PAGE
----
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CAA travel program

To the Moon, Allan

Meet the man in charge of the Smithsonian’s Apollo trove.

Allan Needell

Space man: Allan Needell ’72.

Photo: Alison Mitchell/The Smithsonian Institution

On the second floor of the National Air and Space Museum is one of its most venerable exhibits: “Apollo to the Moon,” which showcases artifacts from the space race that culminated in the 1969 lunar landing. Watching visitors mill around its galleries—viewing objects from the mundane (a spoon used on Apollo 11) to the massive (a repurposed Apollo command module that ferried astronauts to Skylab)—it’s easy to forget that when the museum opened during the U.S. Bicentennial in 1976, the gallery told a tale that many had watched unfold in their own living rooms. “It was current events,” says Allan Needell ’72, curator of the museum’s Apollo collection. “The last astronaut to walk on the moon was in 1972.”.

Decades later, the moon landing is approaching its fiftieth anniversary. And the exhibit—with its dim lighting, oddly angled walls, and static presentations—is looking a bit careworn. “It has been altered several times, and it no longer makes any sense,” Needell says, pausing at the entryway where a TV monitor has JFK urging Congress toward the moon on an endless loop. “This is the only attempt at a historical context; the rest is just stuff.” Much of that stuff—astronaut booties, rock-gathering gizmos, zerogravity pens—is on display along one wall, inside a jam-packed vitrine labeled ASTRONAUT TOOLS AND EQUIPMENT. When you consider it critically, it’s hard to imagine how so many cool things could seem so dull. “This is awful exhibitry— but it’s great stuff,” Needell says. “In 1976, this was the technique for hanging things; there’s nothing interactive. We don’t do things like that anymore. All of this will be upgraded.”

The upgrade in question is a strippedto- the-walls overhaul of the Apollo galleries, a project that Needell is helping to oversee. Sometime around the turn of the decade—though, he admits, likely not in time for the Apollo 11 anniversary in 2019, due to an upcoming upgrade of the building’s infrastructure—the museum will unveil newly imagined galleries tracing the social, scientific, and political history of the lunar missions. It will have, as its centerpiece, the Columbia command module from Apollo 11—currently located in the vast Milestones of Flight gallery, itself set for a major renovation—and include a forum for visitors to contemplate the moon’s future. (A mine for precious metals? A launch base for a Mars voyage? The object of a next-generation space race?) “People have always been fascinated with the moon,” Needell observes. “In the Sixties, a special geopolitical situation wound up with twelve people actually walking around up there. Since then, there have been other priorities for our space activity—but the moon has continued to have interest.”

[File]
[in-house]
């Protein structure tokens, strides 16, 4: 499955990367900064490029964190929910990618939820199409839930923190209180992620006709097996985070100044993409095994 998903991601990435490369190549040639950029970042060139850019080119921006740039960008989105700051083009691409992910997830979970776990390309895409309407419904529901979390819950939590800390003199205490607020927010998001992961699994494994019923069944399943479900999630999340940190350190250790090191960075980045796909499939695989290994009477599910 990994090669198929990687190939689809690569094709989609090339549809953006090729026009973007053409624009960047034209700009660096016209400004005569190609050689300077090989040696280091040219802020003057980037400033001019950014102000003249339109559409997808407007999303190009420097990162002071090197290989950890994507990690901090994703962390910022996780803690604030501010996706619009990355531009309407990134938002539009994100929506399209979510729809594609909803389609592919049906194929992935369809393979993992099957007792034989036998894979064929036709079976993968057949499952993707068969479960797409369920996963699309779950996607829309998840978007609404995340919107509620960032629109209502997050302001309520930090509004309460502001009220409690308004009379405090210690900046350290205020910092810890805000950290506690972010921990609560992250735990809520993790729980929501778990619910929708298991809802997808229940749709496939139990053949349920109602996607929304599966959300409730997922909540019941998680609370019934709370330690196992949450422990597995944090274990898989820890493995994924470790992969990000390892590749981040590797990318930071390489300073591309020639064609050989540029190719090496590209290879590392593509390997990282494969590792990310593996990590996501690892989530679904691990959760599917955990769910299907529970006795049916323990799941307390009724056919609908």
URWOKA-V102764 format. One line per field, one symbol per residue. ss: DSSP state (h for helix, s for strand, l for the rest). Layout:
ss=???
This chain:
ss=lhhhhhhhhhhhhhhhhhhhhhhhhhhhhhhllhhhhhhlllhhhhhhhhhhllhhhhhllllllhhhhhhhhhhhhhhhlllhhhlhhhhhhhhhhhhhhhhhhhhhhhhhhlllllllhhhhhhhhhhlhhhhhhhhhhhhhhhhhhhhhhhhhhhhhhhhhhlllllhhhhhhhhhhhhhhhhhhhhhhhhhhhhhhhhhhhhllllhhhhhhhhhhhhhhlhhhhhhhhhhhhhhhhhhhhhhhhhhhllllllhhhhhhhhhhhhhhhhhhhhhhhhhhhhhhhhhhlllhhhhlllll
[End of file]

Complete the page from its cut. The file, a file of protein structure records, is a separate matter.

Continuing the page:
space suit

Astronaut Neil Armstrong’s space suit.

The Smithsonian Museum

A physics major on the Hill, Needell holds a PhD from Yale in the history of science. He’s been at Air and Space since 1981—and though his job would be the envy of many a space junkie, he says he was never the sort of kid who dreamed of donning an astronaut’s helmet. “We have these space simulator rides here, and I don’t go on them,” Needell says with a laugh, as the kid-heavy summertime crowd roars around him on a Friday in July. “I don’t even like roller coasters.” Among his proudest achievements is overseeing the restoration of one of the few surviving Saturn V rockets, which were created to launch Americans into space; the massive artifact, housed at NASA’s Johnson Space Center in Houston, was unveiled in 2007. “Kennedy said, ‘Let’s go to the moon’; how were we going to do that?” Needell muses. “We had been losing the space race. The Soviets had Sputnik; they put the first man in space, then the first woman.” Why? “They had bigger rockets. Both theirs and ours were adapted versions of military missiles—but because our bombs were more sophisticated and smaller, our rockets didn’t have to be as big. So we needed a whole new generation of rockets.” The current Apollo galleries include the aft end of a Saturn V, prominently featuring its F-1 engines. Needell would love to see it mounted from the ceiling in the new exhibit, so visitors can stand under it and appreciate its massive scope. Plus, he says: “It would be a wonderful place to propose to your girlfriend.”


The Columbia command module.

The Smithsonian Museum

Along with the glamorous parts of the job—like meeting people who’ve walked on the moon—come more earthly curatorial tasks, like figuring out the logistics of dangling thousands of pounds of rocket engine. Needell and his colleagues wrestle with such challenges as how to conserve— but also display—the original Apollo spacesuits, endangered by astronaut sweat and degrading plastic tubing. Needell is also contributing to the Milestones of Flight renovation, which will include the relocation of an Apollo landing module that’s currently at the museum’s far end, adjacent to the cafeteria. It was used only for testing, but it’s been meticulously mocked up to look like the Eagle from Apollo 11. (As in: “The Eagle has landed.”) In the renovated gallery, it will dwell beneath Charles Lindbergh’s Spirit of St. Louis. “We’re seeing the transformation from current events to recent history to ancient history,” Needell says above the din. “A lot of these kids don’t distinguish in a qualitative way between Lindbergh flying over the Atlantic, World War II, the Vietnam war, the space race, World War I, Montgolfier going up in a balloon. To them, it’s all ancient history.”